No one's ever asked me this question.

See, it's very simple. I can decide there are many things I want to do, right?

But if the organisational system around me decides not to support that, it's not going to happen.

A corporate journey is all about cooperation, collaboration and, of course, leadership.

A good leader can achieve a lot by leading their team to achieve their expectations.

If you have a great idea, an orbit-shifting idea, which you want the team to adopt and run with, you have to communicate it effectively to your team. If your ideas make no sense to them, they will not pursue it.

You also must remember that a career is something you can craft for yourself. But if you want to be a successful leader, you need the organisation and your team to support you.

Men will say it is all because of me, because men take everything else for granted. They say organisation toh hai hi. Team toh hai hi. Money toh hai hi. Technology toh hai hi.

But, in order to make it all work, you need to be cognisant of the team. You can't be a prima donna. These days, people don't accept that. You can't ride roughshod over people.

Even your family needs to support you.

Isn't this aspect often not given its due?

Since there are more men than women in the corporate world -- corporates are still designed for men -- the whole rewards system and everything is still designed for men. The symbols of success are still very manly.

Women work through different methods to be successful and their definition of success is also different.

Unfortunately, it is still very much a man's world.

Sangeeta Talwar

IMAGE: Sangeeta Talwar. Photograph: Kind courtesy GlaxoSmithKline

You wore a sari all through your working career. Was that a way of building your personal brand?

Our work dress code at Nestle was formal and there were hardly any Western clothes available in India then; you could barely get a pair of decent trousers. So what better choice than a sari?

There was nothing I couldn't do in a sari. I could row a boat in a sari. I could climb a step ladder in a sari.

I pinned my sari in three places. You could hang me upside down and set me back and my sari would look exactly the same (laughs).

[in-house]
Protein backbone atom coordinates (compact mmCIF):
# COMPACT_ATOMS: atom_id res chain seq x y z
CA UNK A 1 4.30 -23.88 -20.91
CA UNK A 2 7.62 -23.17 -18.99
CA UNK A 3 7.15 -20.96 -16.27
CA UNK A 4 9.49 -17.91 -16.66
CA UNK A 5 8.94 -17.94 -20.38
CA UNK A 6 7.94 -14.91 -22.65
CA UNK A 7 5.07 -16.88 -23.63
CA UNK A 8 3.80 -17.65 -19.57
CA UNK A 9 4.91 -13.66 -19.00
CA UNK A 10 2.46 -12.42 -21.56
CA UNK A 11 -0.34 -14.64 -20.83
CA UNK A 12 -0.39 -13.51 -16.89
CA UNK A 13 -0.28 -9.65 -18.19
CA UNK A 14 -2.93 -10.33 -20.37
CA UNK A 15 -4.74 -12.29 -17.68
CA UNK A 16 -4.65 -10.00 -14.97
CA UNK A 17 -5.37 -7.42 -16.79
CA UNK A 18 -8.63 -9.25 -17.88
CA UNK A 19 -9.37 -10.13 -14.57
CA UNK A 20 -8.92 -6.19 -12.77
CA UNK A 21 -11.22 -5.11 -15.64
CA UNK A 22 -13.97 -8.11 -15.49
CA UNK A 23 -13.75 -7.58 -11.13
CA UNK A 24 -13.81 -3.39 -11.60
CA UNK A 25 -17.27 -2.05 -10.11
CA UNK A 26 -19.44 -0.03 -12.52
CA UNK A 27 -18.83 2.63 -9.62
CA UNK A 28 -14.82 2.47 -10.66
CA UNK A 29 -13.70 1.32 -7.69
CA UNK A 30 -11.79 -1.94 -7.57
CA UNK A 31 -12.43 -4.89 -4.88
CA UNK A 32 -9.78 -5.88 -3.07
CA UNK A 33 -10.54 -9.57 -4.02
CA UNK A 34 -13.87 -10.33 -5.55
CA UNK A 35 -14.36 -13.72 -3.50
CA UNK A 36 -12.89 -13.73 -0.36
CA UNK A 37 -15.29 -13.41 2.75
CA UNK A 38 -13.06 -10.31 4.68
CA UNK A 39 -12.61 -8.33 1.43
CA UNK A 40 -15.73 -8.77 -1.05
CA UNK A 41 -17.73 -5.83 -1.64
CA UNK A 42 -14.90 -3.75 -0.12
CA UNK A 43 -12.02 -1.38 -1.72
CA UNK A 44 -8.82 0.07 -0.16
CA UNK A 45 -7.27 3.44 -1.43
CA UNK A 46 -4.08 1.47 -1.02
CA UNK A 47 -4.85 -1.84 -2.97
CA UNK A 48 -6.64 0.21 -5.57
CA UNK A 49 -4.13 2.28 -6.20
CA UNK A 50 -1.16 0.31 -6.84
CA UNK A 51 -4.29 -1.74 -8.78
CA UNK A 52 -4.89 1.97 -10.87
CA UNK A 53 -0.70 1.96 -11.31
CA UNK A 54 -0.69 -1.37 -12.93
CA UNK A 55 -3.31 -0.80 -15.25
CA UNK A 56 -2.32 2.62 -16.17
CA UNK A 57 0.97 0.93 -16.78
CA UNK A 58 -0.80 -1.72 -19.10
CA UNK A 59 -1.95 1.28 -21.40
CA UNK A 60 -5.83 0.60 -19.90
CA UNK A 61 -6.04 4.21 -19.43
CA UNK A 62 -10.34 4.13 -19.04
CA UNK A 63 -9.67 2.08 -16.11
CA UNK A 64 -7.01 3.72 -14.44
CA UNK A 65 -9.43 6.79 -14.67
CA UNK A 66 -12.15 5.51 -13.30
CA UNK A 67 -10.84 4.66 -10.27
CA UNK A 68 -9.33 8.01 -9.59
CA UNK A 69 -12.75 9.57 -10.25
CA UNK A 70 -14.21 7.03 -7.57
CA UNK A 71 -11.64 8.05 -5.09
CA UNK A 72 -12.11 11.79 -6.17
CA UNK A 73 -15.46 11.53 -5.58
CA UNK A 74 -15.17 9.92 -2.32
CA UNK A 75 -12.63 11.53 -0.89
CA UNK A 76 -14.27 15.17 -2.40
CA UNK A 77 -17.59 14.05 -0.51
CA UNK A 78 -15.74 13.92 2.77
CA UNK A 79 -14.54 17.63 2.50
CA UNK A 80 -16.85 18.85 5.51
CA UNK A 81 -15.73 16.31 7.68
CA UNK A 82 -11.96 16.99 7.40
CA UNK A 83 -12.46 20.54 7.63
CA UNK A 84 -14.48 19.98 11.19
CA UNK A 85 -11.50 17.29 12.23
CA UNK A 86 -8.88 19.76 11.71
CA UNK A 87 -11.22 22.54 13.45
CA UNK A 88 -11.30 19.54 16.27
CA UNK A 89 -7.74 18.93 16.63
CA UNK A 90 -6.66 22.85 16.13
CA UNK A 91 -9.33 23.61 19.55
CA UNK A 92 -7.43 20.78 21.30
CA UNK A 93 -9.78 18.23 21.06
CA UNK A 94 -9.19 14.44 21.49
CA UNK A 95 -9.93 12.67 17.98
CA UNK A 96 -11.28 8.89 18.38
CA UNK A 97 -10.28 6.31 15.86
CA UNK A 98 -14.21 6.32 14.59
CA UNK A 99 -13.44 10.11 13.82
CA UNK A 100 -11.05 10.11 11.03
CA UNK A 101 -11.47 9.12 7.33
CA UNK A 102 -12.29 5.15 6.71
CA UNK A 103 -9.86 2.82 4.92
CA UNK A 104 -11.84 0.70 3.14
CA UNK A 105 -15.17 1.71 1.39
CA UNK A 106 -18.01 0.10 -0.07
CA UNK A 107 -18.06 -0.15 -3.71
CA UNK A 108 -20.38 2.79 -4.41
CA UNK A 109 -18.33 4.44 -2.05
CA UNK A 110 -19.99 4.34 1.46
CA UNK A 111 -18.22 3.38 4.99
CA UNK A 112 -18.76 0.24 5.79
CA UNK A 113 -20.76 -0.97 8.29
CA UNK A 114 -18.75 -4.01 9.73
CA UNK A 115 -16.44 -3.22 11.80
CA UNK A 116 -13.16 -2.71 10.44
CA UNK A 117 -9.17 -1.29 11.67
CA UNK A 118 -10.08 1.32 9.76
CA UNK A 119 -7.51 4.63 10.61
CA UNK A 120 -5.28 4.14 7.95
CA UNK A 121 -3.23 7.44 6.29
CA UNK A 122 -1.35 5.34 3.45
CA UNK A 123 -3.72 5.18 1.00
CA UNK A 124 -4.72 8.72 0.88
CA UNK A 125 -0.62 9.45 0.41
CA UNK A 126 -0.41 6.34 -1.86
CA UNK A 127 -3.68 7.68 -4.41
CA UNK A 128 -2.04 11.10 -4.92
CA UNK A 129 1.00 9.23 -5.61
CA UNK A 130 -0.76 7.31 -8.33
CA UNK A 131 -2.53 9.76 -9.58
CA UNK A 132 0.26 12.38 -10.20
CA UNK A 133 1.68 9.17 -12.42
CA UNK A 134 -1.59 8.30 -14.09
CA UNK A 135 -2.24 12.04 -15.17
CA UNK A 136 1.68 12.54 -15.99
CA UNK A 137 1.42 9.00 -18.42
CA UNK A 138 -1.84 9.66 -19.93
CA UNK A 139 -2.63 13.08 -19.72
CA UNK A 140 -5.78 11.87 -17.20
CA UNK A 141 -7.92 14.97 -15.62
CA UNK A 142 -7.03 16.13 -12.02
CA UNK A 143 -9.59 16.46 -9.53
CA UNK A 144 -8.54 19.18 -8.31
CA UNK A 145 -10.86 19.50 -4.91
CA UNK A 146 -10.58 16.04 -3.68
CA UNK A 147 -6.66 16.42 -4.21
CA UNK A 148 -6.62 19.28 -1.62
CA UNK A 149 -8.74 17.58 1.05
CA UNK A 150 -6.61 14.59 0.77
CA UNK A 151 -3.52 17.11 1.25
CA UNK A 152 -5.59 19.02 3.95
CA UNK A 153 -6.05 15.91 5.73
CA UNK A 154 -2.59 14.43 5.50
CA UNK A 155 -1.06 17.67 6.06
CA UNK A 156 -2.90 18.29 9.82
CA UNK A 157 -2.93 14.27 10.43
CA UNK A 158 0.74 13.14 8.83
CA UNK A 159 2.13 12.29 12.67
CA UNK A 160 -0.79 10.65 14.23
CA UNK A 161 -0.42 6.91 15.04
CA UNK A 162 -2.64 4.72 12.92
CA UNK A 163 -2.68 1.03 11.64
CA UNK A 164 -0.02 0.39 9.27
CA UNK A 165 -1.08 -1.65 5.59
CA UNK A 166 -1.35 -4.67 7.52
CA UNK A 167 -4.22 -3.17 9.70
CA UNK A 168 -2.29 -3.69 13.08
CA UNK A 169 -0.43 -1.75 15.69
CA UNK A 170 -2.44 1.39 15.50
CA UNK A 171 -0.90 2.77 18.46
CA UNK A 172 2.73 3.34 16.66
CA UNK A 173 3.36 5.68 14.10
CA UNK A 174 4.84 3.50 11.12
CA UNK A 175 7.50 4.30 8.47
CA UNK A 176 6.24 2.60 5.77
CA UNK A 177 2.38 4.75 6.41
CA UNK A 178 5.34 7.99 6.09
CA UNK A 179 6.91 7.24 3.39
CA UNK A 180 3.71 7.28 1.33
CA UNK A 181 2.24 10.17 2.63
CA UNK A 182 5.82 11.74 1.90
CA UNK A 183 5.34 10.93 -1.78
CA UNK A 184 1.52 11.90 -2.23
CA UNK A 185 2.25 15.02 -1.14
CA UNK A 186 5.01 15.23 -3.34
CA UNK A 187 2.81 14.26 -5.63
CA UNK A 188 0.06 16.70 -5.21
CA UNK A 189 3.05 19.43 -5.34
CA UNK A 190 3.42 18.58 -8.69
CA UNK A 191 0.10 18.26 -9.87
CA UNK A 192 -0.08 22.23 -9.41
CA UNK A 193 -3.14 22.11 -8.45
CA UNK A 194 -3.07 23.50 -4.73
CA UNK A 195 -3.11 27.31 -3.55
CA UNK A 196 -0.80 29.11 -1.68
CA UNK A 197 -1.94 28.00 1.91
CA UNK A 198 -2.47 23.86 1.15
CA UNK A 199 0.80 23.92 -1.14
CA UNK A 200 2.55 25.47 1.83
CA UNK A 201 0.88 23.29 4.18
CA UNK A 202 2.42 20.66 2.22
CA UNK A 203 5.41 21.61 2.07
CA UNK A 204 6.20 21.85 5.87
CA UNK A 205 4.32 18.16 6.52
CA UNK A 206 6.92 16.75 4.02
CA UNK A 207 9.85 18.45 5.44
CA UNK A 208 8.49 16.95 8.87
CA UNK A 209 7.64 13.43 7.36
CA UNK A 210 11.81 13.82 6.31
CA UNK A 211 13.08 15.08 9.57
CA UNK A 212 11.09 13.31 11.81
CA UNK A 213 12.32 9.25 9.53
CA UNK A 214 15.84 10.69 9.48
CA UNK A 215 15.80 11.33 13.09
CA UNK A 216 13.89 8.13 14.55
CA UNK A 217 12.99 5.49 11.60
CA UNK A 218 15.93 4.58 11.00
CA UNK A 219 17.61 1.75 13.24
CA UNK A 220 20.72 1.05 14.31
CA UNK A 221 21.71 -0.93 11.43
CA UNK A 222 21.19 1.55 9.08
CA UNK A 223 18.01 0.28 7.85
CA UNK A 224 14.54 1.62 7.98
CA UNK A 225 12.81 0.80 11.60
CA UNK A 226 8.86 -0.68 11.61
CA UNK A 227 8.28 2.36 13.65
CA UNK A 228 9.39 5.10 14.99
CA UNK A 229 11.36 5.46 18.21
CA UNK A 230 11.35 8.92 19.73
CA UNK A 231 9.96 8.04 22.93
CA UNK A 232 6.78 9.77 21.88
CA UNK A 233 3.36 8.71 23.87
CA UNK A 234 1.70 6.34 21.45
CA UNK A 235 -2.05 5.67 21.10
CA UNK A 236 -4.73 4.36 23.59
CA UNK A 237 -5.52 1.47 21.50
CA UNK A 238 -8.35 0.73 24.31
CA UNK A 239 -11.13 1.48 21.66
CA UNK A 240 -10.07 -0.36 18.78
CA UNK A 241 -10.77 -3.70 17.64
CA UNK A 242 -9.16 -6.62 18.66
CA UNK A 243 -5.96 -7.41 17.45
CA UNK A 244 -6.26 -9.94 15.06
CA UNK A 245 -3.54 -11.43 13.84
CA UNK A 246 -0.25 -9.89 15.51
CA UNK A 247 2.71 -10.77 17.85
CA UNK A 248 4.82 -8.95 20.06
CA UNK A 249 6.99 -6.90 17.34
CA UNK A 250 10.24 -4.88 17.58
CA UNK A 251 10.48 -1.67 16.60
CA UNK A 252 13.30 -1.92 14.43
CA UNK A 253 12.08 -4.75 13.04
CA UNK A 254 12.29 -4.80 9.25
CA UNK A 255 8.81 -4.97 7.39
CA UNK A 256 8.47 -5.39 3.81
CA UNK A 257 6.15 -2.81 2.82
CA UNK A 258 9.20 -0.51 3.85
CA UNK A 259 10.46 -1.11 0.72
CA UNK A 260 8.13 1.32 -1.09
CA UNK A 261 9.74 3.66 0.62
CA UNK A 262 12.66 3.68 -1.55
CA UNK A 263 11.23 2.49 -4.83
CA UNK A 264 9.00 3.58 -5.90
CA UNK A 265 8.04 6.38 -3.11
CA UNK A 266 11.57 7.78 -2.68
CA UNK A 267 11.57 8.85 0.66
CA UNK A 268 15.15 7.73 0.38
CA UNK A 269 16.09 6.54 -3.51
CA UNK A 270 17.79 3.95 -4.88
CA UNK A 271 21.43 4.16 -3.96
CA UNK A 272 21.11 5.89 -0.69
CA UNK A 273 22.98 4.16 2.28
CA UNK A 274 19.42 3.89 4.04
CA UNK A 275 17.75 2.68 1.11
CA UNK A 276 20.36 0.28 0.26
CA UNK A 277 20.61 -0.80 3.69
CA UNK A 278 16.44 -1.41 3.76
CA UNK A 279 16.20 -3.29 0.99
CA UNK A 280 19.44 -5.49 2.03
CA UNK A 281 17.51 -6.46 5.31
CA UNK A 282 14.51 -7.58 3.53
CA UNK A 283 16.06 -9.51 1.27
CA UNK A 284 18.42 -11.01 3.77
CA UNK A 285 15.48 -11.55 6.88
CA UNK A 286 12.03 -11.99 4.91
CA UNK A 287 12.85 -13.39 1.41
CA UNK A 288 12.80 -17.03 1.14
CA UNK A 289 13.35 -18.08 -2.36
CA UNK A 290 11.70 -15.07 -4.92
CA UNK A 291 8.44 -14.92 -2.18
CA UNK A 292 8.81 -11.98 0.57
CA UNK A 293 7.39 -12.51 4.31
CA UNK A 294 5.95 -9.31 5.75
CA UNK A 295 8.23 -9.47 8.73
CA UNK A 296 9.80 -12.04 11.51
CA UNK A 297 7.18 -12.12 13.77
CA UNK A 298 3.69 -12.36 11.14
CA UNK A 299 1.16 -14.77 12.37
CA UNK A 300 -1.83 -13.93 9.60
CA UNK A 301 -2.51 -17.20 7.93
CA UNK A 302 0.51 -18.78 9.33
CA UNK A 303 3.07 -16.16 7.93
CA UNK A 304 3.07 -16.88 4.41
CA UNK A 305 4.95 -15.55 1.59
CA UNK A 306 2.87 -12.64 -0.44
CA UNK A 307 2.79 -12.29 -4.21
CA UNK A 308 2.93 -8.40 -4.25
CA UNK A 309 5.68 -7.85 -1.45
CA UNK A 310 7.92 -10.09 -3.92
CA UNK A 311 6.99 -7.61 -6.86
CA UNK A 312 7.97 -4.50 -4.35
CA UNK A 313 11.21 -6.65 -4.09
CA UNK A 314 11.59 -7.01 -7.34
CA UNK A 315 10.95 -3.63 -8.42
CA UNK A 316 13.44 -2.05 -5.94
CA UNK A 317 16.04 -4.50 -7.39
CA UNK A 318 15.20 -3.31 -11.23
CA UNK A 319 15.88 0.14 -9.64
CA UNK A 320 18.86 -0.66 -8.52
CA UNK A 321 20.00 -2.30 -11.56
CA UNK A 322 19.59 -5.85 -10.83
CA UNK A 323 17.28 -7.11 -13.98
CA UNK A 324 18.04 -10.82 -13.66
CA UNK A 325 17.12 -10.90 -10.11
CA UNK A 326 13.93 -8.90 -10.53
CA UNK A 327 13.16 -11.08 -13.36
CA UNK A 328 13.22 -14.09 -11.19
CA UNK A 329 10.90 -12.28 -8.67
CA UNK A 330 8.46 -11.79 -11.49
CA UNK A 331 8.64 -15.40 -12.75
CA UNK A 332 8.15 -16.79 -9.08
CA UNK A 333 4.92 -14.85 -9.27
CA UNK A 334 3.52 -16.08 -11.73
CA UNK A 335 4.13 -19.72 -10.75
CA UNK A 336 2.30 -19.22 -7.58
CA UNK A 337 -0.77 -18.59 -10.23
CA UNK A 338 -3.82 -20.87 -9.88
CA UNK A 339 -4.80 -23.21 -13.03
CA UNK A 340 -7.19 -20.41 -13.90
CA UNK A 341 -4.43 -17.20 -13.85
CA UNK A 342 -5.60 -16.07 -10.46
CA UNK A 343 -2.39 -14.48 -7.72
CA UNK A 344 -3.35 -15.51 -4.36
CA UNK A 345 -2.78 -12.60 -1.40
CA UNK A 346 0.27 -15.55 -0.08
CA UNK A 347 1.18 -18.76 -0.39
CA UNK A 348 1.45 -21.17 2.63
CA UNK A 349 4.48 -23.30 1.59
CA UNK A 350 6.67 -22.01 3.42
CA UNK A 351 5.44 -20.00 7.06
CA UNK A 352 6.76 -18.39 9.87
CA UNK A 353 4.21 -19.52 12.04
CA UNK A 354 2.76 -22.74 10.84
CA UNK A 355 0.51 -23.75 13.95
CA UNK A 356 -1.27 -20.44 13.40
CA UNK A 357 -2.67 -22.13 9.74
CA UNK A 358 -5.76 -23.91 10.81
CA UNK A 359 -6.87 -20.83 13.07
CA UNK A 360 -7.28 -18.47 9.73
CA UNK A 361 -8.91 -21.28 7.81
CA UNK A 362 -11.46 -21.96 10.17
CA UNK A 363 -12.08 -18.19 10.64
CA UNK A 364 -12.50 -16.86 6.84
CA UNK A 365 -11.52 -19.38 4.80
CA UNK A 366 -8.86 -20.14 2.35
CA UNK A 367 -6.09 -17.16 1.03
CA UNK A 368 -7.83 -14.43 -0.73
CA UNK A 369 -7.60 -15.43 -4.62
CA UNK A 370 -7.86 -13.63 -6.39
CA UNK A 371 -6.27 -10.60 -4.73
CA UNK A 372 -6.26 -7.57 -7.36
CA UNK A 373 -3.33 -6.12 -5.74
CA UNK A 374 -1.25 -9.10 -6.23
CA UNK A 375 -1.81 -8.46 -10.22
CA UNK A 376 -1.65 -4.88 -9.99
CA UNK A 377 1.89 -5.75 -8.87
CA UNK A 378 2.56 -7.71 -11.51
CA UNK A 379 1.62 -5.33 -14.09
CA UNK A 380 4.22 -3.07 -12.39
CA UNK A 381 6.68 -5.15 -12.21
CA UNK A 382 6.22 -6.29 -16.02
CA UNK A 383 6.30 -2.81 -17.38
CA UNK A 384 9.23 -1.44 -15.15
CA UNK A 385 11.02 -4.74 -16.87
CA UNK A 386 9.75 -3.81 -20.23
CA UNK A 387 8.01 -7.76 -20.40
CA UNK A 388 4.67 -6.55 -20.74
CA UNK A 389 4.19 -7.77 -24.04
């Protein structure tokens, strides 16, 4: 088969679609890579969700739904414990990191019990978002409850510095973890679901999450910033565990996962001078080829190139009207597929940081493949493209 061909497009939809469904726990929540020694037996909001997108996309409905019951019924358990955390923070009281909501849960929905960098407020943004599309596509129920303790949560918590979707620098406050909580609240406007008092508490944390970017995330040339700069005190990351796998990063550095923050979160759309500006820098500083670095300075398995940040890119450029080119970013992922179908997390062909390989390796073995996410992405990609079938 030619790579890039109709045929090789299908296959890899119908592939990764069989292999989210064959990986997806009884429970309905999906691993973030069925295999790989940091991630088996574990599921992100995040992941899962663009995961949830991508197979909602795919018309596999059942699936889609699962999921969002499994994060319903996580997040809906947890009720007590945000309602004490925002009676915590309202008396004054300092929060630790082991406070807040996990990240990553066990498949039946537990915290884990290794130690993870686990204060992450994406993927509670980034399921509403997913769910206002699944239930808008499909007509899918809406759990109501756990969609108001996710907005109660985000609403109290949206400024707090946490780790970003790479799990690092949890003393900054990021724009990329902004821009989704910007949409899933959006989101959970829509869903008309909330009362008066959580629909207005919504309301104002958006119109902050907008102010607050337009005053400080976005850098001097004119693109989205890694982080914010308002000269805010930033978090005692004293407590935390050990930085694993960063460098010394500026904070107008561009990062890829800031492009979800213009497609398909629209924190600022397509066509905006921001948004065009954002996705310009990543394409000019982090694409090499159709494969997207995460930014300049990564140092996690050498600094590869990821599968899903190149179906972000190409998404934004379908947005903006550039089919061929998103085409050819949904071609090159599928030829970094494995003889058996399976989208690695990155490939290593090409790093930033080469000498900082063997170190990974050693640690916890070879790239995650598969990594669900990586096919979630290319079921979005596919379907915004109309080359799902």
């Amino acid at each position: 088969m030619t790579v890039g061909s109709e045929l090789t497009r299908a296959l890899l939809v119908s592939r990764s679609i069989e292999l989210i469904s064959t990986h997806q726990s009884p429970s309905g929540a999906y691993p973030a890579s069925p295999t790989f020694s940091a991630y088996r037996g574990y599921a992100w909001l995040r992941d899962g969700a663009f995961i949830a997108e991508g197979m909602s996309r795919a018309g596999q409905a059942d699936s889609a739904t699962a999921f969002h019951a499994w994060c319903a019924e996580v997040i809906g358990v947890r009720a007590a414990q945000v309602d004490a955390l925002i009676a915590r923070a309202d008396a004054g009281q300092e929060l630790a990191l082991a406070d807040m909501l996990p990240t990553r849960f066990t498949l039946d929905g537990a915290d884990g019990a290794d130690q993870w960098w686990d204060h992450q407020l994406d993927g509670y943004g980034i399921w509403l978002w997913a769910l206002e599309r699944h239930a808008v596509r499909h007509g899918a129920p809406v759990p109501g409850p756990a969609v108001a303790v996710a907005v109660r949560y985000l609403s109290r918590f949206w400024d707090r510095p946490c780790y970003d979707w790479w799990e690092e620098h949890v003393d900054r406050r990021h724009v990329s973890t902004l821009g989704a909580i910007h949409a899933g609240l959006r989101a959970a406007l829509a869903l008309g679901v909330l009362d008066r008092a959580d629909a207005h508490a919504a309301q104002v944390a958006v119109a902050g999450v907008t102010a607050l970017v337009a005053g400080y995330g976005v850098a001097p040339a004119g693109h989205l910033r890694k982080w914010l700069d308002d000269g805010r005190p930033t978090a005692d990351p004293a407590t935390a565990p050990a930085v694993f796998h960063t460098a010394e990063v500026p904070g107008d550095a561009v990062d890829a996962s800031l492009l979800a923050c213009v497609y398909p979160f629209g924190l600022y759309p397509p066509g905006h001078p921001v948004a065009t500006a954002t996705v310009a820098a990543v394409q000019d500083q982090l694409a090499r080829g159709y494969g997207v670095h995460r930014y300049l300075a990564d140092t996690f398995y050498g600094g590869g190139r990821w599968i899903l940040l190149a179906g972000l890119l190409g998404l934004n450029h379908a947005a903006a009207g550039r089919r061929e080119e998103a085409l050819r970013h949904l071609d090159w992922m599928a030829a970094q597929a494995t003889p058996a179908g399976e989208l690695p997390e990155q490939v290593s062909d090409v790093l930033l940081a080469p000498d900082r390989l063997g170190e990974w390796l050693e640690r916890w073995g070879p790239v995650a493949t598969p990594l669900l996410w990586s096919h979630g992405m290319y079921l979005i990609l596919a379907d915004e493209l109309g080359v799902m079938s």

Did the sari create an identity for you?

It did.

When I was in Switzerland, Nestle's international CEO called me one day and said, 'You still wear this sari. I love that about you, the fact that you can still stick to tradition.'

When you started working, you were in an office full of mostly men. Did it make you feel awkward?

When I travelled for work, I was the only woman.

In the boardroom, in the business section of an aircraft, in meetings, I was the only woman. But it never made me feel awkward.

The thought never crossed my mind that I am the only woman in management. And the men did make an effort.

When they used a bad word, they said oops, sorry (laughs). When there are no women, the language changes a bit.

The Two-Minute Revolution book cover

Your job entailed a lot of travel at a time when it was not as comfortable as it is now. You probably had no idea what you were getting into as you travelled to the nooks and corners of the country.

(laughs) Well, one of the physical problems was that there were no toilets. So if you wanted to go to the toilet, it was a big deal.

It was a chain of command. The instruction went: Ma'am wants to use the toilet. Go find a toilet. And a toilet would be found. And it would be an experience to even use that toilet. But let's not get into that.

There were times when I almost fell off the hillside while using what passed off for a loo (laughs).

Not being in touch with the family was not such an issue then because we were not used to being in touch second to second, minute to minute.

In those days, your family knew you were fine when you left the house in the morning. Until you got home at night after work, they assumed you were fine (laughs). They didn't message you every half an hour to find out.

What I missed was probably the food and access to drinking water as there was no packaged water then. We used to manage with a cold drink. Or we waited for the man who dispensed water from his machine, which he carried around in a cart.

I would travel for long hours in all kinds of conditions.

I used to travel in the east, through Naxalite areas, so they would put me low in the car because you don't want the men to see there is a lady there...

It never deterred me.

*Image only posted for representational purposes.

 

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Savera R Someshwar / Rediff.com